true and that would do it. But it’s more convenient to test such a hypothesis before implementing some actual changes to the code and without the need to stop the compiler. Here come the breakpoint debugger command actions of expression statements really handy.
Double tap on the set breakpoint, or right click, edit breakpoint and tap on the “Add Action” button. Select “Debugger Command” action.
Now what we want to do is set the
isPullDownToRefreshEnabled property to
true. Add the following debugger command.
expression self.isPullDownToRefreshEnabled = YES
expression self.isPullDownToRefreshEnabled = true
The next thing you should do is checking the “Automatically continue after evaluating actions” box. This will cause the debugger not to pause at the breakpoint for each and every-time it gets triggered and automatically continue after evaluating the expression you just added.
Now scroll to the top of the table view and pull down to refresh.
voilà new posts have been retrieved, replacing the old ones, and hence the posts count got updated.
As you’ve just resolved the first bug, pick up your anti-bugs weapons and proceed to the second one.
2. The user is not receiving an alert (via an alert controller) whenever the HTTP request fails due to connection problems.
Here are the steps to reproduce this one:
✦ Turn off your iPhone’s/Simulator’s internet connection.
✦ Scroll to the top of the table view, and pull down to refresh.
✦ No new posts are loaded due to network error.
✦ A network error alert controller is not presented to the user.
Head to PostsTableViewController and navigate to the section with the pragma mark
Networking. It only includes one function which is
loadPosts. It utilizes a shared instance of a networking manager to execute a GET HTTP request that returns an array of posts object via a “success” completion handler or an instance of
NSError via a “failure” completion handler.
What we want to do is to add some code inside the failure completion handler to present a networking error alert controller. If you navigated to the section with the pragma mark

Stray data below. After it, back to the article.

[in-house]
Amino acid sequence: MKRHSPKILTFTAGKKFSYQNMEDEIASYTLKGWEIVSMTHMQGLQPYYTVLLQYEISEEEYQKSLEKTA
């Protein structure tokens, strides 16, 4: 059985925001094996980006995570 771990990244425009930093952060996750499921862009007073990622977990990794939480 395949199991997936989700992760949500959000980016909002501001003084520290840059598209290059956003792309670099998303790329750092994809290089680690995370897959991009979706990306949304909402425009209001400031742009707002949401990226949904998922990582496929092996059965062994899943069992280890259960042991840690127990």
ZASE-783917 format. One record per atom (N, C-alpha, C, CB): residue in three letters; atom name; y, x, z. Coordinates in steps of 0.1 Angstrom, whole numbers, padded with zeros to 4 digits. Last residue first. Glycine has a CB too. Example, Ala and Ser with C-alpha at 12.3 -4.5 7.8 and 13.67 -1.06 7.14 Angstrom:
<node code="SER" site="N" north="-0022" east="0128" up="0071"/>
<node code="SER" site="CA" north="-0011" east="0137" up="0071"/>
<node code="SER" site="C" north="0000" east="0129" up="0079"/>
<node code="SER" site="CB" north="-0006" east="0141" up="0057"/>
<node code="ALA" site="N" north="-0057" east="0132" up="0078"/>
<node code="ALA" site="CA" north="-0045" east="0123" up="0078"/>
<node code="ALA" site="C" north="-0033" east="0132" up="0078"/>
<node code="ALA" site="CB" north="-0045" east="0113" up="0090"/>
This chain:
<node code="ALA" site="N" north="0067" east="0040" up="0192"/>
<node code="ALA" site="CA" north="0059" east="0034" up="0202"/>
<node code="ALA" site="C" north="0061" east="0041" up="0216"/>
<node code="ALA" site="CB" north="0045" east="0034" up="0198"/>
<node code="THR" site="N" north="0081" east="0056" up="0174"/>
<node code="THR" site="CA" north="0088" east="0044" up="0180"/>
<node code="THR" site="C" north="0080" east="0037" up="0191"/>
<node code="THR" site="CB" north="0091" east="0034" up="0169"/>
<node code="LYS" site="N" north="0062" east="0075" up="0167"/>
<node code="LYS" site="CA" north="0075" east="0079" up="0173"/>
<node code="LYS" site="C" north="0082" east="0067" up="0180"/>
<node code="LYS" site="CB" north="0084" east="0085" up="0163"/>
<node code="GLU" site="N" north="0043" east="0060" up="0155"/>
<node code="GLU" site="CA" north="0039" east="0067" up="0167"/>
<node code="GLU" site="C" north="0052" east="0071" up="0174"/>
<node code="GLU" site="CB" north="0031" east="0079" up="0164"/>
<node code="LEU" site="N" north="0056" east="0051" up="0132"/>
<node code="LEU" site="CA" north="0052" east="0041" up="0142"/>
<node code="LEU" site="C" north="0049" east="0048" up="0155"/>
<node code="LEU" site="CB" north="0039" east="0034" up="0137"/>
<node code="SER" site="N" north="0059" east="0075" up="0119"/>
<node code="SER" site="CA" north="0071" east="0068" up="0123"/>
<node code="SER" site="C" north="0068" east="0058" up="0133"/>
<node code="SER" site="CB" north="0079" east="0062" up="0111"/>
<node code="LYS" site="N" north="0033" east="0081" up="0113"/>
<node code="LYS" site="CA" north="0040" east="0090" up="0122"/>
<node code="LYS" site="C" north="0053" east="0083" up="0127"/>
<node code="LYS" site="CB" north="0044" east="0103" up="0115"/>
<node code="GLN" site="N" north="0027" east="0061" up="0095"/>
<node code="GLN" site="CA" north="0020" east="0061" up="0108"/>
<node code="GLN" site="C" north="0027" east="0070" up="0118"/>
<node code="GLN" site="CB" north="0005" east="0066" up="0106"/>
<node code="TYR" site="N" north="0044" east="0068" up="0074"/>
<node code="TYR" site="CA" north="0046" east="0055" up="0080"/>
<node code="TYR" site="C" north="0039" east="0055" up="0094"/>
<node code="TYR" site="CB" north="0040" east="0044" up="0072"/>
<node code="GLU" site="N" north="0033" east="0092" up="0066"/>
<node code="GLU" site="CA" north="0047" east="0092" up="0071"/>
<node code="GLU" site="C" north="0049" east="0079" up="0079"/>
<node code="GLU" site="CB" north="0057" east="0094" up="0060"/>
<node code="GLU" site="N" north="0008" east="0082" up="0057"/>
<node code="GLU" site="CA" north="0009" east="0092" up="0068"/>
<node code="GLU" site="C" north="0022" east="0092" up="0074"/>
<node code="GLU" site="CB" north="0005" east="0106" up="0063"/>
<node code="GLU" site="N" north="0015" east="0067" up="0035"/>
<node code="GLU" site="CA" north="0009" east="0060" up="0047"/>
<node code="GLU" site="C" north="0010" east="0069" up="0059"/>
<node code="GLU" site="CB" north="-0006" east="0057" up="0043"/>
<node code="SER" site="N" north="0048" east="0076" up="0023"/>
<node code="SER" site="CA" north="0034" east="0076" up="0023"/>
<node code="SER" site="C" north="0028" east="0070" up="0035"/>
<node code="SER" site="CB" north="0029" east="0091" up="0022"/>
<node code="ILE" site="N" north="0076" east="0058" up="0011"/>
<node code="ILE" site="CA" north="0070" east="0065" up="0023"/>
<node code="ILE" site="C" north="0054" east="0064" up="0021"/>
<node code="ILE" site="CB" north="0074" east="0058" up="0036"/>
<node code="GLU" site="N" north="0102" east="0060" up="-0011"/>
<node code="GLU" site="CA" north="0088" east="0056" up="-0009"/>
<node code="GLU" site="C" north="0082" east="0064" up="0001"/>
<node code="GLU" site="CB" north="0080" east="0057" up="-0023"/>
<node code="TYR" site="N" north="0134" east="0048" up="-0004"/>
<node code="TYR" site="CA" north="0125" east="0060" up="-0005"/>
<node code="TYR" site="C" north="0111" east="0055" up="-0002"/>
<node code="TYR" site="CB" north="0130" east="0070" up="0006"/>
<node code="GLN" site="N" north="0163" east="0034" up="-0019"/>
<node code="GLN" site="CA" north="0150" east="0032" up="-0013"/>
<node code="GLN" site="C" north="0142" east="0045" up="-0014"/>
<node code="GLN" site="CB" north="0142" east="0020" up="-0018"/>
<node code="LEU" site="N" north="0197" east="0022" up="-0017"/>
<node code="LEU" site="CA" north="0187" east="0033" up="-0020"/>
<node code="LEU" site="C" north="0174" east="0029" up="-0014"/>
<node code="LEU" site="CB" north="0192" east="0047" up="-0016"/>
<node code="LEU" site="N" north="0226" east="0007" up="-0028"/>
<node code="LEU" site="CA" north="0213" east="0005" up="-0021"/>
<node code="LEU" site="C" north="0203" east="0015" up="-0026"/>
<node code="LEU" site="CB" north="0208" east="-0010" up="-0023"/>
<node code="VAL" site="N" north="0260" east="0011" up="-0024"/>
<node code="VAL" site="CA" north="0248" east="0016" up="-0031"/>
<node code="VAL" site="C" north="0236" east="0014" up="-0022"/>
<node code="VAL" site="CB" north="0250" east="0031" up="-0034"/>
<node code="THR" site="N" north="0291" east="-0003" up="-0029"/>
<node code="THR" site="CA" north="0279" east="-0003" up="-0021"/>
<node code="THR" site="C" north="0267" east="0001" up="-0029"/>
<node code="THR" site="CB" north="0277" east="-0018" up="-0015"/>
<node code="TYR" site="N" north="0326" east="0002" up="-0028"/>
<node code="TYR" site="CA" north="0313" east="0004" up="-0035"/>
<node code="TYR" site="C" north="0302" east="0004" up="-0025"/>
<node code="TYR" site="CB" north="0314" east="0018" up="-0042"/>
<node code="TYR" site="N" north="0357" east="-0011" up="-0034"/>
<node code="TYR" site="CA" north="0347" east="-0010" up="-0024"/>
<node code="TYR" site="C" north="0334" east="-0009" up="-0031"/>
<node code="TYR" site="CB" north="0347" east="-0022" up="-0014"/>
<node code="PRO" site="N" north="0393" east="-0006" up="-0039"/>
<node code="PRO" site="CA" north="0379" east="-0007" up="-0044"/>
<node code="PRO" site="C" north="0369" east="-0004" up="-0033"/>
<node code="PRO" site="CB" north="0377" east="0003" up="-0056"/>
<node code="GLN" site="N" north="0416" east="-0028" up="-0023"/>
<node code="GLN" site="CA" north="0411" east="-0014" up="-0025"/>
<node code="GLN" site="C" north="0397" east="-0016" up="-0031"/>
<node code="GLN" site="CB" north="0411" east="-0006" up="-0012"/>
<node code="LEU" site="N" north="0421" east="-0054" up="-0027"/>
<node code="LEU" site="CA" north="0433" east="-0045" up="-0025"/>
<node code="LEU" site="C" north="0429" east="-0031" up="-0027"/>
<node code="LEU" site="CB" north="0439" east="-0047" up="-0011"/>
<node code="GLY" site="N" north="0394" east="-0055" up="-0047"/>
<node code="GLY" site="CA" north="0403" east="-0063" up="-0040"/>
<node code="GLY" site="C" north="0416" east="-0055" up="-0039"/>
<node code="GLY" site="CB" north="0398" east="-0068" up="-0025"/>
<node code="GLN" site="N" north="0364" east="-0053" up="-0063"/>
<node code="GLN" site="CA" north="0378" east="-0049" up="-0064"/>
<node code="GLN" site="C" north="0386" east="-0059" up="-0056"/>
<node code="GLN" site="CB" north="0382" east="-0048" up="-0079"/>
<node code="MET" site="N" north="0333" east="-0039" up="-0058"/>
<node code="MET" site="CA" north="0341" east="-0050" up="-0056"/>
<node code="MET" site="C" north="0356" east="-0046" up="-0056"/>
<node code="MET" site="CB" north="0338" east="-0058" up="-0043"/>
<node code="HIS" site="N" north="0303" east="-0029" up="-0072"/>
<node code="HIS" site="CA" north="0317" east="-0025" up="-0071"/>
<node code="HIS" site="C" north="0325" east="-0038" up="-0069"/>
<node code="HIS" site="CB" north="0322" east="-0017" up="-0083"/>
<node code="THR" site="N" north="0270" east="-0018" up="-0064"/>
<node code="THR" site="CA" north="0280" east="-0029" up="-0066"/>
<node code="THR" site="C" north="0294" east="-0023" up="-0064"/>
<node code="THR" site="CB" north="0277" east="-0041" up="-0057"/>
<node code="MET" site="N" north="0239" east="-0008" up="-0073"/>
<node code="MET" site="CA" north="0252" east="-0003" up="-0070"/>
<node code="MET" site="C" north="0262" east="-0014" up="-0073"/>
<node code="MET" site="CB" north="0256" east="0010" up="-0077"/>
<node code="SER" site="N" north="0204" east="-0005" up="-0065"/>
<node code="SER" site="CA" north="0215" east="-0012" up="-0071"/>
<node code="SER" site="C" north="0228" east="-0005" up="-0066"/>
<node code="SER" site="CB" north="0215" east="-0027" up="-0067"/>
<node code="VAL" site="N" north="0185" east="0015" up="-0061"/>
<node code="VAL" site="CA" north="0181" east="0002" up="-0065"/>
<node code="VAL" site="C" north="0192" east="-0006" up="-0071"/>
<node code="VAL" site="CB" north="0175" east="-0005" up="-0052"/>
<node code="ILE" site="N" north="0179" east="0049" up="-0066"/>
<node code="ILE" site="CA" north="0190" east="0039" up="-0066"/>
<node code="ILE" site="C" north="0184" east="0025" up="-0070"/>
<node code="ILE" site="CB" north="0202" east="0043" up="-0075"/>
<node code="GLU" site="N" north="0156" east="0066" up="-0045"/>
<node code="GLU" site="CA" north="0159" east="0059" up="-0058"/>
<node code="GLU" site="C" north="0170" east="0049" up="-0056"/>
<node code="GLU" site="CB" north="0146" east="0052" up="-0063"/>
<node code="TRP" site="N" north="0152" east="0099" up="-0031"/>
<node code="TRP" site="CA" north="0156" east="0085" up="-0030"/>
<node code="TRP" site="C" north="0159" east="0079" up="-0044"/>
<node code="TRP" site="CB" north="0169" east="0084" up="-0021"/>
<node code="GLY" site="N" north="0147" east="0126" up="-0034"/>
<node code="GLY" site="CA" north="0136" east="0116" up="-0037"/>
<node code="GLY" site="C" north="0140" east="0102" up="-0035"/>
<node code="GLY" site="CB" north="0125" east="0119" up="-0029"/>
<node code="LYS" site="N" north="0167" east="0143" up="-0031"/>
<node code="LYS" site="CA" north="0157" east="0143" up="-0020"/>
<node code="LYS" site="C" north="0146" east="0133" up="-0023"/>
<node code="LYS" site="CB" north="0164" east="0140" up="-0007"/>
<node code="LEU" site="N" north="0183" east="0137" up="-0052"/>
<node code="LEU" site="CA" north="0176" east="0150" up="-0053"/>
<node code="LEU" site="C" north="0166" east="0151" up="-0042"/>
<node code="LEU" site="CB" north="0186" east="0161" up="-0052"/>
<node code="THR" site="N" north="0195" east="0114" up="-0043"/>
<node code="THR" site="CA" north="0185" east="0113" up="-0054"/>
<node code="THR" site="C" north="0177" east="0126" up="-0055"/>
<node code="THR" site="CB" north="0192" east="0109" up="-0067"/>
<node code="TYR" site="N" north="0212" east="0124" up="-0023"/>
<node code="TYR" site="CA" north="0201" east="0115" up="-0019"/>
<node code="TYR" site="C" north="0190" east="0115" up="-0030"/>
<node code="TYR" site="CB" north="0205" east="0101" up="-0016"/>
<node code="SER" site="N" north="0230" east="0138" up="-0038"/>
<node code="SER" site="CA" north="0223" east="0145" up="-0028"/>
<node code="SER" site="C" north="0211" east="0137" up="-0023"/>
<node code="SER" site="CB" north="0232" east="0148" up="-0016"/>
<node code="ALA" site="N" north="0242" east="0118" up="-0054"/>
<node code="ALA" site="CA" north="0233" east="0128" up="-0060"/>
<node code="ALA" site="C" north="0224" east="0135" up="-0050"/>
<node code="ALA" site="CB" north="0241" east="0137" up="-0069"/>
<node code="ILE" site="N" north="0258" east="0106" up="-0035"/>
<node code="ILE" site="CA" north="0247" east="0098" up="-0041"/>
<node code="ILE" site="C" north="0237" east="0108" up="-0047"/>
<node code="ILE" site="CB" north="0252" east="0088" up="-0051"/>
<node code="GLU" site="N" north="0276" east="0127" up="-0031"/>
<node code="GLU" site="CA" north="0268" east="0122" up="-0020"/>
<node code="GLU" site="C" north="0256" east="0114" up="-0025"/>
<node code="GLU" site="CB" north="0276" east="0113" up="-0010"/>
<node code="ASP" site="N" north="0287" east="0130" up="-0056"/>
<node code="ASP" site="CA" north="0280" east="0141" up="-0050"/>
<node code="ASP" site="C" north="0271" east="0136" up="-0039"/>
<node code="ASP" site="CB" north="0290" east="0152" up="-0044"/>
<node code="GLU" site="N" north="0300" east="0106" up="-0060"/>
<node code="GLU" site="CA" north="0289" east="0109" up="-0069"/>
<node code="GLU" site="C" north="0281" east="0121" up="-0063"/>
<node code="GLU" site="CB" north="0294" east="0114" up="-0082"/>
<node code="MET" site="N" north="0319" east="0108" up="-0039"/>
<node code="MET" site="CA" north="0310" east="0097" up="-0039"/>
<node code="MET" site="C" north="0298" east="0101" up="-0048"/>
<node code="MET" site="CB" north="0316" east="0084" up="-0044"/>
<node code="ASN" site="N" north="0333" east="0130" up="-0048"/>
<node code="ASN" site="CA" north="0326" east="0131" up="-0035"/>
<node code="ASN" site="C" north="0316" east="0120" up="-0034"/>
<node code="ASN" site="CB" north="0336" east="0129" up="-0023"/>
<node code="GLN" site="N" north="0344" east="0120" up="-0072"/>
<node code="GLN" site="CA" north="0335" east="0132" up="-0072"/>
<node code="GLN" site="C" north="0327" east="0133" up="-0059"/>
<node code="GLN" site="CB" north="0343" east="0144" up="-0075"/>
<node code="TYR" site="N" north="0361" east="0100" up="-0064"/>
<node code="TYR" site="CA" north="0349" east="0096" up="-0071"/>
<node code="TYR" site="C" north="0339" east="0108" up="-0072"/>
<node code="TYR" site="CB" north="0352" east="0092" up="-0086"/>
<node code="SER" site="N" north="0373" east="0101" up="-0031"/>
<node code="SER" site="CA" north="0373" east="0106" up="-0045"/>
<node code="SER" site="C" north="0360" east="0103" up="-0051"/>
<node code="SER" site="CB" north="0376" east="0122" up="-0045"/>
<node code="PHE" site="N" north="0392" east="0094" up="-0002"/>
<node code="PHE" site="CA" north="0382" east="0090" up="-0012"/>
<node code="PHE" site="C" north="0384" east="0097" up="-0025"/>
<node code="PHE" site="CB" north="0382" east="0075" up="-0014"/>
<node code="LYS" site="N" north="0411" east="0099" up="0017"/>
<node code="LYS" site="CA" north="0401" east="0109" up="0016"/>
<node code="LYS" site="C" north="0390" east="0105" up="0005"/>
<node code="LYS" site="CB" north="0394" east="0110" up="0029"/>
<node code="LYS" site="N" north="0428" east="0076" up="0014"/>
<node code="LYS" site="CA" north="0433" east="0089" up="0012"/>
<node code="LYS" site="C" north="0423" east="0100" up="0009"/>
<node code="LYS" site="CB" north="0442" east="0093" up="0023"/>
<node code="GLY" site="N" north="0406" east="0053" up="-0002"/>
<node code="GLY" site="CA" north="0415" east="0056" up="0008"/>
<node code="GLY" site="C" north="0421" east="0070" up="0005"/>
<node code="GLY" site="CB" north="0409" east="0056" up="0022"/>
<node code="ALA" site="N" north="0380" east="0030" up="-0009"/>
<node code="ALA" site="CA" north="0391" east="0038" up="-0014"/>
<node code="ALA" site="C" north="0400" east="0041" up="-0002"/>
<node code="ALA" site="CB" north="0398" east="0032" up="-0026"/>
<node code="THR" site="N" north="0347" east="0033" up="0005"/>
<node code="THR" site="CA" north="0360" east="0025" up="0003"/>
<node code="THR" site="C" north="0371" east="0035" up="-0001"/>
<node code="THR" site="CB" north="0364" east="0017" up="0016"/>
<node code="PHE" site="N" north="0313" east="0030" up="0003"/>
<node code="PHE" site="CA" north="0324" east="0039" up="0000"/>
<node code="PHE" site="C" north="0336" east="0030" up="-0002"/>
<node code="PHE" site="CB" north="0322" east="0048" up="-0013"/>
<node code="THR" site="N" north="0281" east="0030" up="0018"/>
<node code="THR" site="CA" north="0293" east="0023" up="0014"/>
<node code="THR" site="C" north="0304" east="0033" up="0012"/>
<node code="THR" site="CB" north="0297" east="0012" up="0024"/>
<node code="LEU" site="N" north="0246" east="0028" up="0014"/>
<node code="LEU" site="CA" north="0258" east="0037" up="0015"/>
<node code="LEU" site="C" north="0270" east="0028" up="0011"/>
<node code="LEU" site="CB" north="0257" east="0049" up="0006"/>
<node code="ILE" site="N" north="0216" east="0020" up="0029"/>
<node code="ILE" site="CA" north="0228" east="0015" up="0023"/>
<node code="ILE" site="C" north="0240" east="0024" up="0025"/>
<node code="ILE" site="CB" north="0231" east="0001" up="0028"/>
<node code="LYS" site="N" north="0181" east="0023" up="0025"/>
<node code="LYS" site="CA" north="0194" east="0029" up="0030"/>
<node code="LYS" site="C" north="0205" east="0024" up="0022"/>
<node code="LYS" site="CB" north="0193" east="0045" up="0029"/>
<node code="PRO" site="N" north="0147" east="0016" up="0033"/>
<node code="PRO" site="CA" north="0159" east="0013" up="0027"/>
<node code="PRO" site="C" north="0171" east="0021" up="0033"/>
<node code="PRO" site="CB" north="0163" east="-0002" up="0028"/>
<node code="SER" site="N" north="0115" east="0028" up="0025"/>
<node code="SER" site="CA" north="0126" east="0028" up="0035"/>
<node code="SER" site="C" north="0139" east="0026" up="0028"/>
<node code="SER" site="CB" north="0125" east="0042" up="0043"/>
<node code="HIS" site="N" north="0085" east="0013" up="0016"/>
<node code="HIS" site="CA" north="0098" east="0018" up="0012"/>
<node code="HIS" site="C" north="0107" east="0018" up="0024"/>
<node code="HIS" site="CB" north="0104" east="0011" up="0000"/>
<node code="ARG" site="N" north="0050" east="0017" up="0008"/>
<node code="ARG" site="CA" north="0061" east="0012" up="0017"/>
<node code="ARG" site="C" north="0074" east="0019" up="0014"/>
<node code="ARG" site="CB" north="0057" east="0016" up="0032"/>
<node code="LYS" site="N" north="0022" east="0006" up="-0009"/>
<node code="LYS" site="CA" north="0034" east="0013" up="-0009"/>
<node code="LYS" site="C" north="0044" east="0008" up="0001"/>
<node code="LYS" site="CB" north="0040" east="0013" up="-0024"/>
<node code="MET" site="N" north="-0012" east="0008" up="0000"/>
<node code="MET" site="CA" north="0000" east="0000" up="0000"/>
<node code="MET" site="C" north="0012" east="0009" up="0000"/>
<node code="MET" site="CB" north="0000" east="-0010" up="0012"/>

Support, you’ll find that there’s an already implemented function
presentNetworkFailureAlertController that does handle the presentation of the required alert controller. All that we need to do is to call that function inside the
loadPosts failure completion handler.
The conventional way is to stop the compiler, add the required line of code and you’re done. Let’s go for the unconventional!
Add a breakpoint inside the failure completion handler below the line
Double tap on the set breakpoint, tap on the “Add Action” button. Select debugger command action. Add the following debugger command
expression [self presentNetworkFailureAlertController]
Check the “Automatically continue after evaluating actions” box.
With your internet connection disabled, scroll to the top of the table view and pull down to refresh or you can scroll down to the bottom of the table view in an attempt to load more posts. Here’s what you get 🎉🎉
What you just did was “injecting” a line of code with an expression statement implemented as a debugger command action inside a dedicated breakpoint.
Let me just recap what we did with breakpoints debugger command action expression statements:
- Manipulate an existing property value.
- Injecting a new line of code.
Both tasks were achieved at runtime. We didn’t really need to stop the compiler, modify things and then re-run the application.
Where to go?
Check out the second part of this tutorial to fix extra bugs and learn about a special type of breakpoints, that is watchpoints.